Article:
The number of workers filing first-time jobless claims rose unexpectedly last week, showing the improving U.S. job market is still experiencing jitters as it emerges from the pandemic.
Some 419,000 people applied for unemployment aid in the week ending July 17, the Labor Department said Thursday. That's an increase of 51,000 from the , which was also revised upward by 8,000.
Half of the increase came from just three states — Kentucky, Michigan and Texas. Claims also rose in California, Florida, Missouri and Ohio.
Separately, about 110,000 people applied for Pandemic Unemployment Assistance, a federal program for gig workers and freelancers.
About 12.6 million people were collecting some sort of jobless aid as of the first week of July, the most recent data available.
Unemployment claims, a proxy for layoffs, have fallen steadily since peaking at 900,000 a week in January, as more Americans feel confident enough to shop, dine out and go to live events. Concern that too-generous jobless benefits were keeping some workers on the sidelines and making it harder for reopening businesses to hire has led nearly half of U.S. states to end supplemental unemployment aid early.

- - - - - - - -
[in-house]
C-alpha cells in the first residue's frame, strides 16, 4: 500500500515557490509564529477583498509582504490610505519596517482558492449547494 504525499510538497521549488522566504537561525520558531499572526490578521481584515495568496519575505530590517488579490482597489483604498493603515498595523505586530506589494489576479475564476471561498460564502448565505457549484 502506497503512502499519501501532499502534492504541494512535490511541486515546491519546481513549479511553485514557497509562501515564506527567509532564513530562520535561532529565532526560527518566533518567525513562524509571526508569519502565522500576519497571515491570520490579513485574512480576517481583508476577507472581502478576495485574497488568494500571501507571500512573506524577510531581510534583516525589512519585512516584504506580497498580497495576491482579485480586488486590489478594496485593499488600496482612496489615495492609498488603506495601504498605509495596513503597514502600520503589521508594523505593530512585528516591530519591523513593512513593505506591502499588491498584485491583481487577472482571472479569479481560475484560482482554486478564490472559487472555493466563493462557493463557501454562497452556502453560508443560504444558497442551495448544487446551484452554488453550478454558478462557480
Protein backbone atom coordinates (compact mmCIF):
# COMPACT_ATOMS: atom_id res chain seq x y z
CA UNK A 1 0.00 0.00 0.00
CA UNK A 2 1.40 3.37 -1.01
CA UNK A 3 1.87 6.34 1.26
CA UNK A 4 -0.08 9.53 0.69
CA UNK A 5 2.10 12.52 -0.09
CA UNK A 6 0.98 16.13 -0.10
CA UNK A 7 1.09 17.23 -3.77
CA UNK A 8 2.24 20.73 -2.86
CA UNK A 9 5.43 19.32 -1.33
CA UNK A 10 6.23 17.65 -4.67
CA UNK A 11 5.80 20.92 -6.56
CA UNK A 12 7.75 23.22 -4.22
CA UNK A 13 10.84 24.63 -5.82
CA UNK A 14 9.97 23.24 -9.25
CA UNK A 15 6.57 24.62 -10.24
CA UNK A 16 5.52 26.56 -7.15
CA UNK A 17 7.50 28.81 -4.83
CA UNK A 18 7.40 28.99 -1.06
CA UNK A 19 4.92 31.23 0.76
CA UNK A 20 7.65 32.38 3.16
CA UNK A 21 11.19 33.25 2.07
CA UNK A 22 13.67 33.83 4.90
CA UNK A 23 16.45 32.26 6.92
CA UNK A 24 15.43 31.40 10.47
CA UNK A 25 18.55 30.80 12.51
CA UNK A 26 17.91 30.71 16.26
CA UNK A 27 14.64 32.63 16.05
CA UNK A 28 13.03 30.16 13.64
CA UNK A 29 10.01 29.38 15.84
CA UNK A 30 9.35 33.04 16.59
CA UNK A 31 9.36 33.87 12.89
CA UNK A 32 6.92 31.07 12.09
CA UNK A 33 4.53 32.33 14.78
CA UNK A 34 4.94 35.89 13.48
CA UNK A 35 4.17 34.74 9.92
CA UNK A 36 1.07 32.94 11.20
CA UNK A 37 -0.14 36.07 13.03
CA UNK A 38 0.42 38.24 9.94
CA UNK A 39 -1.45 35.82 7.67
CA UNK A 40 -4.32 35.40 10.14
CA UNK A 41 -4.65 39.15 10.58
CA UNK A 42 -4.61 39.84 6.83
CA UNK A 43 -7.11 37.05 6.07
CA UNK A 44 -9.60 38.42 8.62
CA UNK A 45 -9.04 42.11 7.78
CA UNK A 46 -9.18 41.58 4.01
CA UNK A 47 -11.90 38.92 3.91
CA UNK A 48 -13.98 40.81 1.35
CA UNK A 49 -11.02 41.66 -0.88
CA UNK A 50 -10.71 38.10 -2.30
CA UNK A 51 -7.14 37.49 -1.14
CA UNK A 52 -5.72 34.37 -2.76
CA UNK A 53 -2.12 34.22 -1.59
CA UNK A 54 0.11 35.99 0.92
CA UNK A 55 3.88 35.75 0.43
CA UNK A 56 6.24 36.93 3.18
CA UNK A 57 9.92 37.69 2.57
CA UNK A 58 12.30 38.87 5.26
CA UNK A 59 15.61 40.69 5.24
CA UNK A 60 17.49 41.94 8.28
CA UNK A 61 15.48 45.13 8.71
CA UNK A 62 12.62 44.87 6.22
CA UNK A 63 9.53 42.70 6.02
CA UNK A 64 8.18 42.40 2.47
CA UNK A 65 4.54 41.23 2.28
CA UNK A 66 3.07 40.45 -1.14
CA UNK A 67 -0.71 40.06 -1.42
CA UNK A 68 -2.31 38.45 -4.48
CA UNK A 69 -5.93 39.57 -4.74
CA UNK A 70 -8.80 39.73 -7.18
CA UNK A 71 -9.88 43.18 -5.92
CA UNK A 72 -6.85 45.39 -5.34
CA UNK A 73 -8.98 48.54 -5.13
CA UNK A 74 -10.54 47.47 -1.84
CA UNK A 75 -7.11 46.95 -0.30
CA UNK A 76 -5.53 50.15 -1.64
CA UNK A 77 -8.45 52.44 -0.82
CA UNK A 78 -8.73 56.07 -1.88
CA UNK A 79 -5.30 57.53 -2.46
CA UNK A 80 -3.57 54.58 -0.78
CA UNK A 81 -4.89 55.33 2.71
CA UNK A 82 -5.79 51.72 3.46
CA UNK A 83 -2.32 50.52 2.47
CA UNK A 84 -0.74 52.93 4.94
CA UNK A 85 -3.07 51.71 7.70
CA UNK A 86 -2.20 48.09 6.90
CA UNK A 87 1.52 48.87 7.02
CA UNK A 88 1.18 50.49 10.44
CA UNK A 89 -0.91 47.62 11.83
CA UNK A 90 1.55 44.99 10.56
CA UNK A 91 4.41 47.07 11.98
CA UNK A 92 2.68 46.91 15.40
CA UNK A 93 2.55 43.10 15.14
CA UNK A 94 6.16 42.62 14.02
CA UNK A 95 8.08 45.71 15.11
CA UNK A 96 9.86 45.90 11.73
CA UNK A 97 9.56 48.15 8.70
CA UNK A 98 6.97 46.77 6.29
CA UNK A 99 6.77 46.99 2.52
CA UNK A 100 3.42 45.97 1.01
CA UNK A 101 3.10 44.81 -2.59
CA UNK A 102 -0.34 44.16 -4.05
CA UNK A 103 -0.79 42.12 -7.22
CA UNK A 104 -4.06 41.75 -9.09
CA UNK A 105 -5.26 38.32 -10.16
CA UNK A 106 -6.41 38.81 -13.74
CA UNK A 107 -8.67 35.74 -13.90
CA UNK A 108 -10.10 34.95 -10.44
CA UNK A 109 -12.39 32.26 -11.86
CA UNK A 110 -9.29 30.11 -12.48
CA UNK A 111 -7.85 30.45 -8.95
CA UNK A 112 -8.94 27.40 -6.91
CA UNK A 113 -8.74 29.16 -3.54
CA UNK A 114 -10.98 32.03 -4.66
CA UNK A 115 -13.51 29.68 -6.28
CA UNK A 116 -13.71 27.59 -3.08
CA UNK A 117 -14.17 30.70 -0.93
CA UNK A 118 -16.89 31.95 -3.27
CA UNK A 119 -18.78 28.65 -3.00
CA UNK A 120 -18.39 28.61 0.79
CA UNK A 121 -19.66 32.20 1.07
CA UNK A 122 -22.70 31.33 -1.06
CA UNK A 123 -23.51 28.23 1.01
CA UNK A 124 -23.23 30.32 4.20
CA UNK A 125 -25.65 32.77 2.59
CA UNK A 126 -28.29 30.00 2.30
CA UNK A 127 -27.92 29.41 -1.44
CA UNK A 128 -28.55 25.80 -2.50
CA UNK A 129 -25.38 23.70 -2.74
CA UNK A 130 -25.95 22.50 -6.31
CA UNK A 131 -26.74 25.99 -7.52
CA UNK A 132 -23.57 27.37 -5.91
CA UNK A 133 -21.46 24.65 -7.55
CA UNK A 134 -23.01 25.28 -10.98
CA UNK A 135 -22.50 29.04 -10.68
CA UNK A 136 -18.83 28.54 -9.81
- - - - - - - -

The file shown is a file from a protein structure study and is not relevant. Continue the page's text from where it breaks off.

At the same time, analysts are becoming concerned about the potential economic consequences of a tick-up in confirmed viral infections as the highly contagious delta variant spreads, especially among the unvaccinated. The seven-day rolling U.S. average for daily new cases accelerated over the past two weeks to more than 37,000 as of Tuesday, from fewer than 13,700 in previous weeks, according to data from Johns Hopkins University.